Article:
Perhaps our luck would have changed if we had been able to stay longer, but the slim pickings for animals and miserable conditions at Lotulu encouraged us to leave after the better part of a week. In addition to the ever-present mosquitoes, Lotulu was unusually endowed with biting and stinging insects, including potentially disease-ridden tsetse flies, small black flies, and a sizable population of bees. The bees showed up every morning just after dawn, and swarmed over anything with interesting colors or smells, including us. Although one intrepid bee somehow found its way inside my pants, I avoided being stung, but the incessant buzzing and fear of being stung created very difficult working conditions. Other members of the team were not so fortunate. Aristote, who was stung twice, said the sting was unusually painful and lingering. Our poor cook du Gaul was stung multiple times on the face and neck as he tried to cook our meals every day. It was difficult for me to understand how the park rangers at Lotulu could stand to live there for a year at a time, but I imagine eventually one just gets used to it.
After a couple of days at Lotulu, I began to understand why we hadn’t seen any crocodiles in the late afternoon when we had arrived. The crocs are most active at night, as evidenced by the presence of a sizeable individual who showed up at the river at our camp every evening without fail. Although I was pretty sure it was a fish-eating Mecistops crocodile, I couldn’t see it well enough to exclude the possibility of it being a Nile Crocodile, which are infamous for preying on people at the edge of rivers. At such places they are especially good at ambushing, capturing, and dragging their prey into the water, where they can be eaten at leisure. Because most of the interesting treefrogs were in reeds close to the river, one of us watched the frogs while the others stood guard to warn everybody else if a crocodile came too close.
On my last night at Lotulu I joined the rangers in a dugout canoe to look for crocodiles with spotlights. We let the boat float downriver with the current, and as we moved through the prehistoric landscape, I heard many interesting calls and shrieks from unknown animals in the forest. Confused by our lights, fish jumped out of the water, and even into our boat. Aristote’s skimask couldn’t protect his eyes (or mine) from moths that flew into our faces, attracted by the unfamiliar glow of our headlamps. Here and there, I could see the distinctive orange eyeshine of a crocodile, but they slipped underwater before we could get a really good look at them. Our jaunt down the river was cut short after less than an hour when a thunderstorm rolled in and soaked all of us as we returned to the camp.
When we finally left Lotulu, I was relieved to be leaving the bees behind, which disappeared shortly after our boat pulled away from the shore, but I was a bit sad to be leaving the most pristine forest I had ever seen. As the morning sun slowly burned away the previous evening’s mist, we motored back towards Watsi Kengo, but the Yenge had one more surprise in store for us. Because the crocodiles are cold-blooded, with body temperatures identical to their surroundings, they become uncomfortably cold at night as the temperature drops. To warm themselves up in the morning, they drag themselves onto a fallen tree in the water, or a sandbank to bask in the sun. I would have been thrilled to see only one crocodile, but every few minutes we observed a crocodile caught off guard by our approaching boat. Immediately after seeing us, they dove into the water, often after a running jump from the steep, sandy slopes of the riverbank. This was the pristine Congo of my dreams, and I feel extremely lucky to have experienced it. The future of the crocodile in Africa is uncertain at best, but at least at Salonga, we did not encounter any poachers, and the crocodile population seems to be very healthy, with a wide range of juveniles to adults. Below is a photo of a young crocodile.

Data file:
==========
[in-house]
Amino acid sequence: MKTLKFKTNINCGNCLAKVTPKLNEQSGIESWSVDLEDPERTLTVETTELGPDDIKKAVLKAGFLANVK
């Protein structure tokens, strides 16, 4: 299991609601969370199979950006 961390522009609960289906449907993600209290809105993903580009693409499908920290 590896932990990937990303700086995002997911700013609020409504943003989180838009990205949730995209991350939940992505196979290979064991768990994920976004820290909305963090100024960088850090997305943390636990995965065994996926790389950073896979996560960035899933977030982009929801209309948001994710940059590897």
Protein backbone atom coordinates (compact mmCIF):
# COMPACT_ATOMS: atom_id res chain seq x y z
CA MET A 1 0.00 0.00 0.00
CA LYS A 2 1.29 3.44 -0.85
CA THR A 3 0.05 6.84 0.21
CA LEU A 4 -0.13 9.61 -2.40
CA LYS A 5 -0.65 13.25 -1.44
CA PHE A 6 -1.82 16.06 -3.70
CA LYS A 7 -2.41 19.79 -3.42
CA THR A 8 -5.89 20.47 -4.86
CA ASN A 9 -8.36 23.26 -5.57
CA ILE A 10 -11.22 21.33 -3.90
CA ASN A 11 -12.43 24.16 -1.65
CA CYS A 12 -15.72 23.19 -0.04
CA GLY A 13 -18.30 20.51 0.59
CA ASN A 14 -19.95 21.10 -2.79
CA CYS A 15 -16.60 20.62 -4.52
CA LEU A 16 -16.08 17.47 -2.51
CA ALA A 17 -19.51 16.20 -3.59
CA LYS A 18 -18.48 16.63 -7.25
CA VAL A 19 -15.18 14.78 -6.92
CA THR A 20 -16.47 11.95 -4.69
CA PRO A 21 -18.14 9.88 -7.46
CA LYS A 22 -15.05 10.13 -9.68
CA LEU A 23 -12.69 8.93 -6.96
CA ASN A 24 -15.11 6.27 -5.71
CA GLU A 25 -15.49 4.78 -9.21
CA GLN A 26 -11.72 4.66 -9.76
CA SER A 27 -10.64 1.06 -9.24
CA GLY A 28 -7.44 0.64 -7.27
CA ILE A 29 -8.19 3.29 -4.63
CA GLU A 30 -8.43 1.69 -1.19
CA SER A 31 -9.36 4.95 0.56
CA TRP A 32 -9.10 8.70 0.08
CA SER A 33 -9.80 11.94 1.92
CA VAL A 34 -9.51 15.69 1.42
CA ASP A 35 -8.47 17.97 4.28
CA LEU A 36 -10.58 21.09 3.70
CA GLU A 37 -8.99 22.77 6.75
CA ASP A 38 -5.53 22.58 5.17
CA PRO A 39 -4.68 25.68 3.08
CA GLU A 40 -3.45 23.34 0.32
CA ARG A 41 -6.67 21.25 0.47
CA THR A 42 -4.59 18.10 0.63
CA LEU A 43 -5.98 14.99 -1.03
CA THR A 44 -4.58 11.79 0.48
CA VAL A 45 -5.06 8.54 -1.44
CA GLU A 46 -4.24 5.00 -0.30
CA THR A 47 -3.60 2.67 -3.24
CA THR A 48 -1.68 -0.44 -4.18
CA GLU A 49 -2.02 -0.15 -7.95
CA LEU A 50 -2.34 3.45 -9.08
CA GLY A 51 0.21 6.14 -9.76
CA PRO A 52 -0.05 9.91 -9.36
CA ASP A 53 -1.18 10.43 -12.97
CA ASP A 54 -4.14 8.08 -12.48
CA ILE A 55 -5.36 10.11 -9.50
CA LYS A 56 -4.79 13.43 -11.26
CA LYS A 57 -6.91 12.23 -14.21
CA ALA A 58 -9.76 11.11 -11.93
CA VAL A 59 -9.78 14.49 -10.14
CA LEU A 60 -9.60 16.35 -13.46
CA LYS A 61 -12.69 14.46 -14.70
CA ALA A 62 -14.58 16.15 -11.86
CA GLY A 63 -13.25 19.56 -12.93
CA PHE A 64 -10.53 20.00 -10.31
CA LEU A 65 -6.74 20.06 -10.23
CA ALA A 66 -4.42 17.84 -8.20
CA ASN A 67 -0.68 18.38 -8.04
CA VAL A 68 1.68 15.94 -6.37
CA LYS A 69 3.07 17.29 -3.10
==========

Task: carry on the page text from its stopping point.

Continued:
We plan on leaving Watsi Kengo tomorrow to begin our slow westward return to Mbandaka over a week or so. Although we continue to find some very interesting things, including a small Jameson’s mamba that briefly escaped on our boat yesterday, I am eager to get the collection back to the lab where I will be able to have a more complete understanding of the animals’ evolution and relationships. That and I’m getting tired of the bugs! I hope my next blog post will be from Kinshasa in about 10 days as I wrap up paperwork and prepare for the flight home. I should be able to updated non-illustrated posts with some photos, including some interesting stuff for the cybertaxonomy project for my students.
Quick final note for this post: I noticed on the last brief check of my email that I am getting requests from people to register on the blog’s website. I think it’s great that so many people are interested and following the blog, but I set things up so that only my graduate students can post on it for the cybertaxonomy project. With my limited satellite access, I wouldn’t be able to respond to multiple comments from the general public, so hope everyone understands. Thank you!